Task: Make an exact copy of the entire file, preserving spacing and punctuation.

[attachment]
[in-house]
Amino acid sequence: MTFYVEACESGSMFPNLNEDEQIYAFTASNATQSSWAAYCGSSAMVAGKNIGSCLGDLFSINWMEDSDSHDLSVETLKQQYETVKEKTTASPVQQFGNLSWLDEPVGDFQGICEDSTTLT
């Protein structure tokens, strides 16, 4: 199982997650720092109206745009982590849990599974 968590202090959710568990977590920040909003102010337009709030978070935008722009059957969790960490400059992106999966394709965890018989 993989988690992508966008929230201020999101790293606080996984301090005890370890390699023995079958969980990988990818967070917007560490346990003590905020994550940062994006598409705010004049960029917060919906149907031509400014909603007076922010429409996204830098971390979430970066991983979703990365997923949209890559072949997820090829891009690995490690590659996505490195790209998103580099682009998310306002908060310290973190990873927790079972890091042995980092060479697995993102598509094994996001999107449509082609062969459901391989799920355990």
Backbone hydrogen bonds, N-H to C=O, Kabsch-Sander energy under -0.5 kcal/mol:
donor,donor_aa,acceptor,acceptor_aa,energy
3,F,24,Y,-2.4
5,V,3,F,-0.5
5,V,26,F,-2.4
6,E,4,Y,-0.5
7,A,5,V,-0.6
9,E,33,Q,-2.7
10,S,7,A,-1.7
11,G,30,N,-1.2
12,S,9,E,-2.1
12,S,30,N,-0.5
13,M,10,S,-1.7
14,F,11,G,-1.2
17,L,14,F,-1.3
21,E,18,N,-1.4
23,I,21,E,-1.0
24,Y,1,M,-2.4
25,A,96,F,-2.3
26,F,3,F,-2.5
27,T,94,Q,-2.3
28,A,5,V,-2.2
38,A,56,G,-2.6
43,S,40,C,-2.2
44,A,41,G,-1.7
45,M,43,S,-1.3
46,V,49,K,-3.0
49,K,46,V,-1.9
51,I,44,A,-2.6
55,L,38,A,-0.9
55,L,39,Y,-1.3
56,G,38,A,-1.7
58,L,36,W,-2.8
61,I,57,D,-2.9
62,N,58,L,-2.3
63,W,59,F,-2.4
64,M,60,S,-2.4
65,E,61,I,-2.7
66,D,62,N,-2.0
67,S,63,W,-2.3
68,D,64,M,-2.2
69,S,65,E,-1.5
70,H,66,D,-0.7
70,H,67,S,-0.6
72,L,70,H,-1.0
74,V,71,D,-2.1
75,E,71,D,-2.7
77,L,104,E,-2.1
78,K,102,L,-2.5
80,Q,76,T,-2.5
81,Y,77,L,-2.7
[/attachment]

[in-house]
Amino acid sequence: MTFYVEACESGSMFPNLNEDEQIYAFTASNATQSSWAAYCGSSAMVAGKNIGSCLGDLFSINWMEDSDSHDLSVETLKQQYETVKEKTTASPVQQFGNLSWLDEPVGDFQGICEDSTTLT
């Protein structure tokens, strides 16, 4: 199982997650720092109206745009982590849990599974 968590202090959710568990977590920040909003102010337009709030978070935008722009059957969790960490400059992106999966394709965890018989 993989988690992508966008929230201020999101790293606080996984301090005890370890390699023995079958969980990988990818967070917007560490346990003590905020994550940062994006598409705010004049960029917060919906149907031509400014909603007076922010429409996204830098971390979430970066991983979703990365997923949209890559072949997820090829891009690995490690590659996505490195790209998103580099682009998310306002908060310290973190990873927790079972890091042995980092060479697995993102598509094994996001999107449509082609062969459901391989799920355990």
Backbone hydrogen bonds, N-H to C=O, Kabsch-Sander energy under -0.5 kcal/mol:
donor,donor_aa,acceptor,acceptor_aa,energy
3,F,24,Y,-2.4
5,V,3,F,-0.5
5,V,26,F,-2.4
6,E,4,Y,-0.5
7,A,5,V,-0.6
9,E,33,Q,-2.7
10,S,7,A,-1.7
11,G,30,N,-1.2
12,S,9,E,-2.1
12,S,30,N,-0.5
13,M,10,S,-1.7
14,F,11,G,-1.2
17,L,14,F,-1.3
21,E,18,N,-1.4
23,I,21,E,-1.0
24,Y,1,M,-2.4
25,A,96,F,-2.3
26,F,3,F,-2.5
27,T,94,Q,-2.3
28,A,5,V,-2.2
38,A,56,G,-2.6
43,S,40,C,-2.2
44,A,41,G,-1.7
45,M,43,S,-1.3
46,V,49,K,-3.0
49,K,46,V,-1.9
51,I,44,A,-2.6
55,L,38,A,-0.9
55,L,39,Y,-1.3
56,G,38,A,-1.7
58,L,36,W,-2.8
61,I,57,D,-2.9
62,N,58,L,-2.3
63,W,59,F,-2.4
64,M,60,S,-2.4
65,E,61,I,-2.7
66,D,62,N,-2.0
67,S,63,W,-2.3
68,D,64,M,-2.2
69,S,65,E,-1.5
70,H,66,D,-0.7
70,H,67,S,-0.6
72,L,70,H,-1.0
74,V,71,D,-2.1
75,E,71,D,-2.7
77,L,104,E,-2.1
78,K,102,L,-2.5
80,Q,76,T,-2.5
81,Y,77,L,-2.7